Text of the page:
97. Yamamoto A, Tagawa Y, Yoshimori T, Moriyama Y, Masaki R, Tashiro Y. Bafilomycin A1 prevents maturation of autophagic vacuoles by inhibiting fusion between autophagosomes and lysosomes in rat hepatoma cell line, H-4-II-E cells. Cell Struct Funct. 1998;23:33–42. [PubMed]
98. Martinez-Outschoorn UE, Trimmer C, Lin Z, Whitaker-Menezes D, Chiavarina B, Zhou J, Wang C, Pavlides S, Martinez-Cantarin MP, Capozza F, Witkiewicz AK, Flomenberg N, Howell A, Pestell RG, Caro J, Lisanti MP, Sotgia F. Autophagy in cancer associated fibroblasts promotes tumor cell survival: Role of hypoxia, HIF1 induction and NFkappaB activation in the tumor stromal microenvironment. Cell Cycle. 2010;9:3515–3533. [PMC free article] [PubMed]
99. Hsiao KY, Lin SC, Wu MH, Tsai SJ. Pathological functions of hypoxia in endometriosis. Front Biosci (Elite Ed) 2015;7:309–321. [PubMed]
100. Lu Z, Zhang W, Jiang S, Zou J, Li Y. Effect of oxygen tensions on the proliferation and angiogenesis of endometriosis heterograft in severe combined immunodeficiency mice. Fertil Steril. 2014;101:568–576. [PubMed]
101. Turgut A, Ozler A, Goruk NY, Tunc SY, Evliyaoglu O, Gul T. Copper, ceruloplasmin and oxidative stress in patients with advanced-stage endometriosis. Eur Rev Med Pharmacol Sci. 2013;17:1472–1478. [PubMed]
102. Dai L, Lou W, Zhu J, Zhou X, Di W. MiR-199a inhibits the angiogenic potential of endometrial stromal cells under hypoxia by targeting HIF-1alpha/VEGF pathway. Int J Clin Exp Pathol. 2015;8:4735–4744. [PMC free article] [PubMed]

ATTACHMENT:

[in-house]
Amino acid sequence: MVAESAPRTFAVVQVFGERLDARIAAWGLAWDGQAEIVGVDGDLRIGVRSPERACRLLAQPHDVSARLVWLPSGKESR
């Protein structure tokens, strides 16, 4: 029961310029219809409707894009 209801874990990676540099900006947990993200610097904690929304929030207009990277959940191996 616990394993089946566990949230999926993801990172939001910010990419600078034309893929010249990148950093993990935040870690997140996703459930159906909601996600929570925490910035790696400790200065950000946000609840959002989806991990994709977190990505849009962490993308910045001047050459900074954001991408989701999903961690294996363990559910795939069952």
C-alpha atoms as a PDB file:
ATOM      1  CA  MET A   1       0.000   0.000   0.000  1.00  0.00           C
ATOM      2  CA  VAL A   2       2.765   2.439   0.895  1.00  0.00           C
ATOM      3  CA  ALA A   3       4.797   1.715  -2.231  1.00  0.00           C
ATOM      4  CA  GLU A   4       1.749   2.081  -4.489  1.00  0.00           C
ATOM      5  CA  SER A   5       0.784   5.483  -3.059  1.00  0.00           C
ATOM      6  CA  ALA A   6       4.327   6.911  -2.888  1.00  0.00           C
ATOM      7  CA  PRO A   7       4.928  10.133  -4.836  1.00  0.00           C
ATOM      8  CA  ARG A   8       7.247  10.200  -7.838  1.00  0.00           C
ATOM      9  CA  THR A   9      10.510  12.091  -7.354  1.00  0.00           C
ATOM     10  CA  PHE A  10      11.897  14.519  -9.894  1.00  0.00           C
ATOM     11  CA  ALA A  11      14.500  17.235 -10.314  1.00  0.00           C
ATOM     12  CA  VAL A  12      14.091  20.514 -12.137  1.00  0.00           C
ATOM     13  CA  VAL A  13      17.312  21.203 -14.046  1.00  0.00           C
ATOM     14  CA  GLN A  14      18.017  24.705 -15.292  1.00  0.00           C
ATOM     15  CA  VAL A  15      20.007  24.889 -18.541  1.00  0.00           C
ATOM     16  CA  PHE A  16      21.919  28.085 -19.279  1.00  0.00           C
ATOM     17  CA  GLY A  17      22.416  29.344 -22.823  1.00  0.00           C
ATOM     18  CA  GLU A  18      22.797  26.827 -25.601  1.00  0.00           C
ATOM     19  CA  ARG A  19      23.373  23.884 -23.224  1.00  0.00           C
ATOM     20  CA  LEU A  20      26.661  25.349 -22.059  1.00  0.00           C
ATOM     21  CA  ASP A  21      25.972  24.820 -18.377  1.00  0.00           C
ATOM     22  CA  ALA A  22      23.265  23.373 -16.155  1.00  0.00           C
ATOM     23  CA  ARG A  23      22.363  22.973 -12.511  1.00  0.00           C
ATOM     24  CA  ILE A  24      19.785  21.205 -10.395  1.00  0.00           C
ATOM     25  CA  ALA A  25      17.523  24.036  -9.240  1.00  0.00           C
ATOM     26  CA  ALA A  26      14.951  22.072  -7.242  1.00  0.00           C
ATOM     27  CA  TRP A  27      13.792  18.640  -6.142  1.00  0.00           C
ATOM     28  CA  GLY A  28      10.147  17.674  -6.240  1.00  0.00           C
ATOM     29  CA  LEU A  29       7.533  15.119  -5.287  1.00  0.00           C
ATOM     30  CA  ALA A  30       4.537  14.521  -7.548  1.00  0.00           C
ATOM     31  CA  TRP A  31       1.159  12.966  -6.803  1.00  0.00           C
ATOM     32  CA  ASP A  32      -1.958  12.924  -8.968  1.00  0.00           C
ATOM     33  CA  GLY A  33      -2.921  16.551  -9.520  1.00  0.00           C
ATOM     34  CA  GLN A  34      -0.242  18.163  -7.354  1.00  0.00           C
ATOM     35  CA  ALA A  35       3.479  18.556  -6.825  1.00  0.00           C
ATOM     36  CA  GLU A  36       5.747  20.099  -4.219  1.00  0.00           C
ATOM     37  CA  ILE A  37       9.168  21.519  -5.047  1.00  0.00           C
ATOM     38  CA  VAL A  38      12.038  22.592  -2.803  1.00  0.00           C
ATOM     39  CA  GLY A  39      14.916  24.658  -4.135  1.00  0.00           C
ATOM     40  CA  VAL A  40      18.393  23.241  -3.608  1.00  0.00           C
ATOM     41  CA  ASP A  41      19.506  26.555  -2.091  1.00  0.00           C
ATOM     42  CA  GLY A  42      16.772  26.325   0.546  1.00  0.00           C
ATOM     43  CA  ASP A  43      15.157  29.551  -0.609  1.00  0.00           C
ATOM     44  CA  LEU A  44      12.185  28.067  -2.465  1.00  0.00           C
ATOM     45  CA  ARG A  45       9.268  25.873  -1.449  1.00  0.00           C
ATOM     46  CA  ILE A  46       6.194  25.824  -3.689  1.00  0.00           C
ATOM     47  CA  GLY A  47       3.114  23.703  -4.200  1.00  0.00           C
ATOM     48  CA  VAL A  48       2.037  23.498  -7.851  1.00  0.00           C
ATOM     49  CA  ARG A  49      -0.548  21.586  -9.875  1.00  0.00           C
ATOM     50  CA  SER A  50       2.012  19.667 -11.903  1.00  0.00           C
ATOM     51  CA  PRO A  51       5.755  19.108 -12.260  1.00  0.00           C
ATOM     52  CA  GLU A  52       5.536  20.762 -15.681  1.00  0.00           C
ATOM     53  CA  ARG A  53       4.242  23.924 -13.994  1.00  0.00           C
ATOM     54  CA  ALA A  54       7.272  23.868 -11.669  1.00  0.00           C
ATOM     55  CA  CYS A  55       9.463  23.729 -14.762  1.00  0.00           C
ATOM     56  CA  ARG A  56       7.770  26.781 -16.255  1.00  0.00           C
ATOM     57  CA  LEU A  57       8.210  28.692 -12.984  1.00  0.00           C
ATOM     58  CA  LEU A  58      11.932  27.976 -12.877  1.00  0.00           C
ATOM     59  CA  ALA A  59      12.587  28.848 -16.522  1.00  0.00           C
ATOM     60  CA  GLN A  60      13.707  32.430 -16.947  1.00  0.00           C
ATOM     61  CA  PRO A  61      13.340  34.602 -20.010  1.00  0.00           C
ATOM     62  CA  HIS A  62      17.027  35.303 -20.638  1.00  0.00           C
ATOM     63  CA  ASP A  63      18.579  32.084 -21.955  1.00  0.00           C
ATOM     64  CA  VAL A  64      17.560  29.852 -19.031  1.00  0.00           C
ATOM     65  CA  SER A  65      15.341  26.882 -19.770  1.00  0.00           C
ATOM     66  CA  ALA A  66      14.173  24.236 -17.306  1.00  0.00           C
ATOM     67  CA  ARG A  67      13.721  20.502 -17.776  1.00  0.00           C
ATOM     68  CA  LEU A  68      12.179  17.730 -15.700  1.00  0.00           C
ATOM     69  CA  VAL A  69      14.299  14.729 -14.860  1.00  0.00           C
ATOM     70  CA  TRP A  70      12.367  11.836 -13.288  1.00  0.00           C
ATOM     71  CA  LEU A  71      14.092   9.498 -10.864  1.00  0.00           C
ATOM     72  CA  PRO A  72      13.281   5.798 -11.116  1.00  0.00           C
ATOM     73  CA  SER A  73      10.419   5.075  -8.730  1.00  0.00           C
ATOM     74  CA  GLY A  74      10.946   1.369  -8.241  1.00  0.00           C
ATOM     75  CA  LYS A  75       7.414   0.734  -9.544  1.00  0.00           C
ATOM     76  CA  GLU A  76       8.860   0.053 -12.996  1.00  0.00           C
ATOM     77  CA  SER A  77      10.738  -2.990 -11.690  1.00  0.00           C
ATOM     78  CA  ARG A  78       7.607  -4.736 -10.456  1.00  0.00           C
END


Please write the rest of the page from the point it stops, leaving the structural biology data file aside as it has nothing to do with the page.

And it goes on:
103. Lin SC, Wang CC, Wu MH, Yang SH, Li YH, Tsai SJ. Hypoxia-induced microRNA-20a expression increases ERK phosphorylation and angiogenic gene expression in endometriotic stromal cells. J Clin Endocrinol Metab. 2012;97:E1515–1523. [PubMed]
104. Xu TX, Zhao SZ, Dong M, Yu XR. Hypoxia responsive miR-210 promotes cell survival and autophagy of endometriotic cells in hypoxia. Eur Rev Med Pharmacol Sci. 2016;20:399–406. [PubMed]
105. Tenhunen R, Marver HS, Schmid R. The enzymatic conversion of heme to bilirubin by microsomal heme oxygenase. Proc Natl Acad Sci U S A. 1968;61:748–755. [PubMed]
106. Corcelle EA, Puustinen P, Jaattela M. Apoptosis and autophagy: targeting autophagy signalling in cancer cells -‘trick or treats’? Febs J. 2009;276:6084–6096. [PubMed]
107. Banu SK, Lee J, Speights VO Jr, Starzinski-Powitz A, Arosh JA. Selective inhibition of prostaglandin E2 receptors EP2 and EP4 induces apoptosis of human endometriotic cells through suppression of ERK1/2, AKT, NFkappaB, and beta-catenin pathways and activation of intrinsic apoptotic mechanisms. Mol Endocrinol. 2009;23:1291–1305. [PubMed]
108. Yin X, Pavone ME, Lu Z, Wei J, Kim JJ. Increased activation of the PI3K/AKT pathway compromises decidualization of stromal cells from endometriosis. J Clin Endocrinol Metab. 2012;97:E35–43. [PubMed]
109. Zhang H, Zhao X, Liu S, Li J, Wen Z, Li M. 17betaE2 promotes cell proliferation in endometriosis by decreasing PTEN via NFkappaBdependent pathway. Mol Cell Endocrinol. 2010;317:31–43. [PubMed]
110. Yagyu T, Tsuji Y, Haruta S, Kitanaka T, Yamada Y, Kawaguchi R, Kanayama S, Tanase Y, Kurita N, Kobayashi H. Activation of mammalian target of rapamycin in postmenopausal ovarian endometriosis. Int J Gynecol Cancer. 2006;16:1545–1551. [PubMed]

Articles from American Journal of Translational Research are provided here courtesy of e-Century Publishing Corporation